In Australia, the Endeavour Foundation is trying to help young adults with intellectual disabilities learn news skills that might help them prepare for entering work. To do this, the foundation has turned to virtual reality (VR).
The not-for-profit organisation is in the process of rolling out 15 VR training programs which use the Oculus Rift to help teach teenagers who are living with an intellectual disability how to do things such as use an ATM, safely cross the road or catch a train.
In addition to everyday tasks, the VR training also provides the basis for learning how to become a barista, or navigate around a workplace such as a warehouse on construction site, pointing out the dangers of things such as forklifts.
To gain funding for the programs, the Endeavour Foundation has partnered with corporations such as Haritage Bank, Transurban and insurance companies such as XL Catlin and Aurizon.
Endeavour Foundation service design and implementation partner Chris Beaumont said: “In each case we worked on a training course that has a link to their business, which meets the goals and needs of our customers. With Transurban we built the pedestrian safety VR training, with Aurizon we did train safety and with XL Catlin we did forklift safety. The most popular courses are pedestrian, train safety, how to become a barista and how to use an ATM. We’re also about to release a driving simulation, which is one of the big things kids look for when they leave school and want to move out from Mum and Dad.”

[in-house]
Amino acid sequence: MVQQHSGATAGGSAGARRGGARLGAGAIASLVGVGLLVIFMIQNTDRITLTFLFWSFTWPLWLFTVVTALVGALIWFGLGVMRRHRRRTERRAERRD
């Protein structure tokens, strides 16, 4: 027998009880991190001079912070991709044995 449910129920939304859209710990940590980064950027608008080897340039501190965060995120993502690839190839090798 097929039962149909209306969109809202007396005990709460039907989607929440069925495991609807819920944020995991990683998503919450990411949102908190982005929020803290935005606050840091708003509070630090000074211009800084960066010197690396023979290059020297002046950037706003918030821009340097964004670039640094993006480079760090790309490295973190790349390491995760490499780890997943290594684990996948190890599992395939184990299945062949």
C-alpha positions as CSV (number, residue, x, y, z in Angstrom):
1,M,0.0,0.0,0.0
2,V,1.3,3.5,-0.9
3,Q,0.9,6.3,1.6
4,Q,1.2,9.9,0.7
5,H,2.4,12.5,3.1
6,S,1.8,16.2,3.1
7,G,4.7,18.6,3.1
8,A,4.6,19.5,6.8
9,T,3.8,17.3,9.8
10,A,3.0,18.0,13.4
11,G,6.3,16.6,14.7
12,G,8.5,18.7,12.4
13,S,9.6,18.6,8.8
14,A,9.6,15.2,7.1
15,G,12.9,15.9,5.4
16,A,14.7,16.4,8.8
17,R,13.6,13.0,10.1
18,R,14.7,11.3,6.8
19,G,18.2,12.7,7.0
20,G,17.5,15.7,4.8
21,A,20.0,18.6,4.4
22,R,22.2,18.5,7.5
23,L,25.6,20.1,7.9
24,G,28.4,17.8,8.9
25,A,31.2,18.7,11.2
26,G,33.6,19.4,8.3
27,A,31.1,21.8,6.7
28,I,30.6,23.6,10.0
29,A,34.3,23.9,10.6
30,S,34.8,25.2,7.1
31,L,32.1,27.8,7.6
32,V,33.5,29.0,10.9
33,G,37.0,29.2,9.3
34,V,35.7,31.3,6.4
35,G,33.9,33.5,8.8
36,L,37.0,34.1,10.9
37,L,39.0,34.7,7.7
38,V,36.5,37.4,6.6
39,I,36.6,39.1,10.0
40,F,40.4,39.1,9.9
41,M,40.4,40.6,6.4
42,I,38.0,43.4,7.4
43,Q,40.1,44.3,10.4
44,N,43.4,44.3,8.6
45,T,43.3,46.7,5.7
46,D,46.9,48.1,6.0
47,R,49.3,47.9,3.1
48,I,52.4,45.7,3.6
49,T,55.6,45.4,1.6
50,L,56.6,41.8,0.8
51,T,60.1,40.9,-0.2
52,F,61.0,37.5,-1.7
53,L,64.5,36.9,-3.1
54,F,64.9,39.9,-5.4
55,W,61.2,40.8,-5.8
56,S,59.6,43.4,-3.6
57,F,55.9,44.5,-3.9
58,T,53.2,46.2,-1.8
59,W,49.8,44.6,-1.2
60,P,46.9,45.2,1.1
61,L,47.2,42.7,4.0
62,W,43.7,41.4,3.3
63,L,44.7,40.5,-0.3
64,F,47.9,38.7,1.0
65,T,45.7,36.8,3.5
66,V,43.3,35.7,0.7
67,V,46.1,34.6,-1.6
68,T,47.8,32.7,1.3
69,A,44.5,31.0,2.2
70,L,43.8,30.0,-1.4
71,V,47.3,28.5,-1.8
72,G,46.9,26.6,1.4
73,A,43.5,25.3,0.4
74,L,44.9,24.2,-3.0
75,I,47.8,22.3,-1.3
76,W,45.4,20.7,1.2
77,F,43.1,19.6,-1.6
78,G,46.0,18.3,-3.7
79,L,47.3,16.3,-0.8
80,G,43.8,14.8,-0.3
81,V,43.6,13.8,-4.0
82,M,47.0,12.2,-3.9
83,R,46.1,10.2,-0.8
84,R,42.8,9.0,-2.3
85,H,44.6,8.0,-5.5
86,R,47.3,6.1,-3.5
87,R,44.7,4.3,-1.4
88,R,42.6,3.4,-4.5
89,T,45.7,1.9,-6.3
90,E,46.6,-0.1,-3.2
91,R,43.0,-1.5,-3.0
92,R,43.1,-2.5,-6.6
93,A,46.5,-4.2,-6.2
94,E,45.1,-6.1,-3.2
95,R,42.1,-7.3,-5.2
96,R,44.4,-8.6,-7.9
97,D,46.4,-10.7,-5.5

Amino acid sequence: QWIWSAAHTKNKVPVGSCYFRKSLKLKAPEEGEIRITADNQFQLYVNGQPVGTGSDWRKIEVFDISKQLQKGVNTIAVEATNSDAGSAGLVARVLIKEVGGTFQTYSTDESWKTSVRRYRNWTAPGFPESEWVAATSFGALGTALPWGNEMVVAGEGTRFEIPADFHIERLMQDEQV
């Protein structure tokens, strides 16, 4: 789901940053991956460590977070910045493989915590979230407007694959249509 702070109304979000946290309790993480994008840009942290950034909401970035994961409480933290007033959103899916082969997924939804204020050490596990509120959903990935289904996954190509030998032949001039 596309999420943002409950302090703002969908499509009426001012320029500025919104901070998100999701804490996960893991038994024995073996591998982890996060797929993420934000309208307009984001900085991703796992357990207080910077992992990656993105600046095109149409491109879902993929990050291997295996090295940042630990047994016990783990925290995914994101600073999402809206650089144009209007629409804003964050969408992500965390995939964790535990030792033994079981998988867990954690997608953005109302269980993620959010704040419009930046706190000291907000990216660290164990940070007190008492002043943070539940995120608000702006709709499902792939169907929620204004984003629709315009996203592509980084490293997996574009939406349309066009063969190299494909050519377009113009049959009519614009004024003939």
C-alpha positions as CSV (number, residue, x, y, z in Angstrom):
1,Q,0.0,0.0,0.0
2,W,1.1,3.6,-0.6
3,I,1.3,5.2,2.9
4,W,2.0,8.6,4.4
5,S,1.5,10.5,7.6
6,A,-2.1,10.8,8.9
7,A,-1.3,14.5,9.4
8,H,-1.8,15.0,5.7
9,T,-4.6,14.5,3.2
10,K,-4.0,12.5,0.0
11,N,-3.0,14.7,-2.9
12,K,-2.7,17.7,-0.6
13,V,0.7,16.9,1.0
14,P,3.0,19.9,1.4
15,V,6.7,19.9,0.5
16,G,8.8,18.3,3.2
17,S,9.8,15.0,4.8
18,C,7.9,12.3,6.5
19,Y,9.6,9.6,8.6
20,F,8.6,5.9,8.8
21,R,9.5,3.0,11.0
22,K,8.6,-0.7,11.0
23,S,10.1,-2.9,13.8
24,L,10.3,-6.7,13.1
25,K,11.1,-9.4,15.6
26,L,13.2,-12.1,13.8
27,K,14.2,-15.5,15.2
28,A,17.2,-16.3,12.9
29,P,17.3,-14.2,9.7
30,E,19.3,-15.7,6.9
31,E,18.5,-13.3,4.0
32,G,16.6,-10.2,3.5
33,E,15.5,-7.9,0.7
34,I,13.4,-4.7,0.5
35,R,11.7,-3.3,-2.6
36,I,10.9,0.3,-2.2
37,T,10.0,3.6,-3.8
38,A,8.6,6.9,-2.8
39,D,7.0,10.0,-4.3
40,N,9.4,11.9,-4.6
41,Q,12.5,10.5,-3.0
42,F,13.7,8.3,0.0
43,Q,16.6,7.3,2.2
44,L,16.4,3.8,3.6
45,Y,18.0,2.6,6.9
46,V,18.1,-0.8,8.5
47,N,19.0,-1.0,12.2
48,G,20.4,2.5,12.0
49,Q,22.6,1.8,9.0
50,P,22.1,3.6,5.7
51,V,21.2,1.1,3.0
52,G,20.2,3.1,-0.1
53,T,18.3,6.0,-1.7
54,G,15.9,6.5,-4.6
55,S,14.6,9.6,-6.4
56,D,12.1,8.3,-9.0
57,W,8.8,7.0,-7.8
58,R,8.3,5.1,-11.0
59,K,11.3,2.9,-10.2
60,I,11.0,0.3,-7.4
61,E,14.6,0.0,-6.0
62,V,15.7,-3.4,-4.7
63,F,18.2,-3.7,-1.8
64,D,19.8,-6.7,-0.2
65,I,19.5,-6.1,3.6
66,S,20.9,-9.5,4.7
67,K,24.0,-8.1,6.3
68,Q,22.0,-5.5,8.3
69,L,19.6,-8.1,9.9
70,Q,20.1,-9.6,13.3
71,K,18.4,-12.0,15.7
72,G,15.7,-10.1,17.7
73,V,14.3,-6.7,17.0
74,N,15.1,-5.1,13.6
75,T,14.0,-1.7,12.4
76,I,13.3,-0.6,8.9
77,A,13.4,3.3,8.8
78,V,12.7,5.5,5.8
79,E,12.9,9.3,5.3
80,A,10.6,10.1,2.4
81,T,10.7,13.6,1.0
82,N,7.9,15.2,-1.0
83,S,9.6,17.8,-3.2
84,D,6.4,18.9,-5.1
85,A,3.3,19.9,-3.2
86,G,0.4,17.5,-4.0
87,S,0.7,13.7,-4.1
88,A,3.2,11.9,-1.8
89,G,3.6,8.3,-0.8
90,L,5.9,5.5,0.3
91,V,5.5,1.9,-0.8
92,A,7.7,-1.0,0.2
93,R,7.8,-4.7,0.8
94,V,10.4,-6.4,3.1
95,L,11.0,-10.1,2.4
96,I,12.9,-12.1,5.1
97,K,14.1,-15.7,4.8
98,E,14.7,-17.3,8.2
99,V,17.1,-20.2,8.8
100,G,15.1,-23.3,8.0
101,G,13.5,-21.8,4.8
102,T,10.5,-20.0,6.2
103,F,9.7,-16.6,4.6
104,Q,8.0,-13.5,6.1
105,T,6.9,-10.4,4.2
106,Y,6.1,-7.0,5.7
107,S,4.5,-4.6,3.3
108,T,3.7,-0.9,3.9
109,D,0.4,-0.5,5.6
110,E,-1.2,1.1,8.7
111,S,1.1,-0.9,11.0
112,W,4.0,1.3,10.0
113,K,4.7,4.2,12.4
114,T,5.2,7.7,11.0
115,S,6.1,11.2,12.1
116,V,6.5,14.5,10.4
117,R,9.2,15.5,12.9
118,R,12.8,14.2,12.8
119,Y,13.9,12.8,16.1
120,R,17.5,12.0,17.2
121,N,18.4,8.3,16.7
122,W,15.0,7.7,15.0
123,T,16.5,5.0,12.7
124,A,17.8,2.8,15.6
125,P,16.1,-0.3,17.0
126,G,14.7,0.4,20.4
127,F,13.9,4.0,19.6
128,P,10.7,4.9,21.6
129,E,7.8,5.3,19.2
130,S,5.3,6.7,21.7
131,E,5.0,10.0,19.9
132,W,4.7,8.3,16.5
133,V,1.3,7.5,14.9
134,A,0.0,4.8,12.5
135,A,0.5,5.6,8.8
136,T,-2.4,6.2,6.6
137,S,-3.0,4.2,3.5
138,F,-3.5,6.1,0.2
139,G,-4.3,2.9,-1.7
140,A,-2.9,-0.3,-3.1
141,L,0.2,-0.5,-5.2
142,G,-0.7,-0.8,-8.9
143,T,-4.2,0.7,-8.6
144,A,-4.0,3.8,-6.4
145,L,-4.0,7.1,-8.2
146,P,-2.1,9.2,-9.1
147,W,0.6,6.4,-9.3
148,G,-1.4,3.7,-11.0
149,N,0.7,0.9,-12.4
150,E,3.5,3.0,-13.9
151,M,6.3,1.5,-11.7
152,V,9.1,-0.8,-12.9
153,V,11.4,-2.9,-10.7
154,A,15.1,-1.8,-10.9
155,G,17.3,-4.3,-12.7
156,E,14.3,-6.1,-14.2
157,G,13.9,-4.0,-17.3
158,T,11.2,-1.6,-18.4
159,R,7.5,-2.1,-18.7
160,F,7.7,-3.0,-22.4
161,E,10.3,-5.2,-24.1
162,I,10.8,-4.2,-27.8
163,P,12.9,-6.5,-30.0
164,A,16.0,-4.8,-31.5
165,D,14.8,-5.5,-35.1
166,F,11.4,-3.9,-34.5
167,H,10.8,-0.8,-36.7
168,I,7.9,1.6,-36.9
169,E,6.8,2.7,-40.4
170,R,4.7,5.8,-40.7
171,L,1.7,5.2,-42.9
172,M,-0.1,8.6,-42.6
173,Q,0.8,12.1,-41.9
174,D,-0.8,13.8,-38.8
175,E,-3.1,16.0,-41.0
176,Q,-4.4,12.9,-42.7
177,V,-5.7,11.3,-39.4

Beaumont said that the Endeavour Foundation is looking for other corporate partners to help sponsor the development of other new courses, particularly in retail and hospitality areas.
“These are seen as real entry level job options and they’re interested in over the counter sales, or learning how to use the self-service checkouts, so we’re looking for companies like Woolworths, Coles or IGA and others in those sectors. In hospitality they’re looking to learn skills like food preparation,” Beaumont said.
For future coverage on new applications for VR technology, keep checking back with VRFocus.